Instead, we knew that fresh, green leaves would come in the spring, while these dead ones had fallen to bring us joy . . . and a little work.
            So why, all these years later, do I grumble and moan and fear when dead things fall away in my life?  Why do I clench my hands so tightly around things that no longer bring me life? Why don’t I let them fall and bring me a new kind of joy?
            2 Corinthians 5:17 (NIV) says, “Therefore, if anyone is in Christ, the new creation has come: The old has gone, the new is here!”
            When I hear this verse, I usually think about it as if it only means that sometime, way in my past, when I accepted Jesus I became a new creation in Christ.  But as I think of the falling leaves of autumn, I wonder if it doesn’t also mean that Christ continues to make me new, renew me . . . and cause the old, dead things to fall away like autumn leaves.
            And when they do, when the leaves scatter on the dry ground, I don’t need to fret about what I no longer have, what I no longer am.  Instead, I can look forward to new, green leaves in the springtime, and for now, find joy in the crinkly, brown piles in my life.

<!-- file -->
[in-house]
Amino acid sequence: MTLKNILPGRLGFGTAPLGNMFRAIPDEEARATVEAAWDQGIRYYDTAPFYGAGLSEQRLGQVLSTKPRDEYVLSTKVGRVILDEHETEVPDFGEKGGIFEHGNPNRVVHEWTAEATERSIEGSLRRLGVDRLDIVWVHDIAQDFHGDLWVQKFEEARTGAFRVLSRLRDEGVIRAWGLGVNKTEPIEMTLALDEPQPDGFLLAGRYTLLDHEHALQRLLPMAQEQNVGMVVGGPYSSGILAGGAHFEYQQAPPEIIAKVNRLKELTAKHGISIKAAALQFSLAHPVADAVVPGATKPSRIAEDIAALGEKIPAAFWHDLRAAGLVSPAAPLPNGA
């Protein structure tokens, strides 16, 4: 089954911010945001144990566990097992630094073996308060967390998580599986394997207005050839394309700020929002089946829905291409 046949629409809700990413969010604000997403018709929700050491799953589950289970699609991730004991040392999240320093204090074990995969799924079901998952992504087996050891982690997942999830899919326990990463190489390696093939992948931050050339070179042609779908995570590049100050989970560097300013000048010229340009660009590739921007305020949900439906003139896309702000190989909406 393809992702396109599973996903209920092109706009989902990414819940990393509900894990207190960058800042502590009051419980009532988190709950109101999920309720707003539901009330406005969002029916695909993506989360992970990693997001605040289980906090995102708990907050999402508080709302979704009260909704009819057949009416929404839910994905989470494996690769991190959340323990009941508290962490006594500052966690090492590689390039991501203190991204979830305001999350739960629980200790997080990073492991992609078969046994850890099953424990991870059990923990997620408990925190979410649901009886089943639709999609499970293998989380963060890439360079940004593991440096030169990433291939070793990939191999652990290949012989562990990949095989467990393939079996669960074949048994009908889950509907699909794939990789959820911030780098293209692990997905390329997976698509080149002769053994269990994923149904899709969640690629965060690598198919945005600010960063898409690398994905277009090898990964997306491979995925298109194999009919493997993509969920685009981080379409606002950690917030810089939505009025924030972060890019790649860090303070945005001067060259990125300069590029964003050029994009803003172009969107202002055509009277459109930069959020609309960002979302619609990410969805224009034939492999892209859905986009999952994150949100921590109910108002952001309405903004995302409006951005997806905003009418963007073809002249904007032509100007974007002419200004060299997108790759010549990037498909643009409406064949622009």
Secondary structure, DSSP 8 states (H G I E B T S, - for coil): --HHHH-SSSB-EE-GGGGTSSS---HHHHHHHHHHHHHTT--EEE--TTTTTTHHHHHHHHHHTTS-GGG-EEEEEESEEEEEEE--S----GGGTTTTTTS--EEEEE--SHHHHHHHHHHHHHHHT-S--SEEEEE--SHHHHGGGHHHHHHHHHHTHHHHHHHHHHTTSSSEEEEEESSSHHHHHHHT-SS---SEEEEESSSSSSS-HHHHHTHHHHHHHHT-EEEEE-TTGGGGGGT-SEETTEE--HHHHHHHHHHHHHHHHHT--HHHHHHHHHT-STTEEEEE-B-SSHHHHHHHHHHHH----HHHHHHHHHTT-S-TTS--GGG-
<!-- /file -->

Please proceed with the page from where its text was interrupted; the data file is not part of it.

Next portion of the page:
Now, as I gather dried leaves for my own kids, I think about those days long ago when my dad did most of the raking, the piling, the working.  I helped.  My little brother helped.  But I know now that dad did the real work.  And I remind myself that when dead things fall away in my life, it’s my heavenly father who is doing most of the work then too.  I help.  Others may help.  But it is God who is clearing away the crusty brownness of old habits, dead plans, and things that are no longer vital, living. 
            So, when dead things fall away, I want to stop worrying and instead revel in thankfulness for God’s work in my life.  I want to lay on the leaves in a heap, look up, and know that spring is coming.  I want to trust God enough to rake beside him and rejoice when the work is done.

Thursday, September 10, 2015

9-11, Faith, and Life's Toppling Towers

Hi Friends,

Today, I think back to where I was on September 11 fourteen years ago, I think of crashing airplanes and toppling towers, I remember the ache of ash and hopes buried in rubble.

It was a day that changed the world. 

And it reminds me of other days, days that changed MY world, or days that changed the world of those close to me.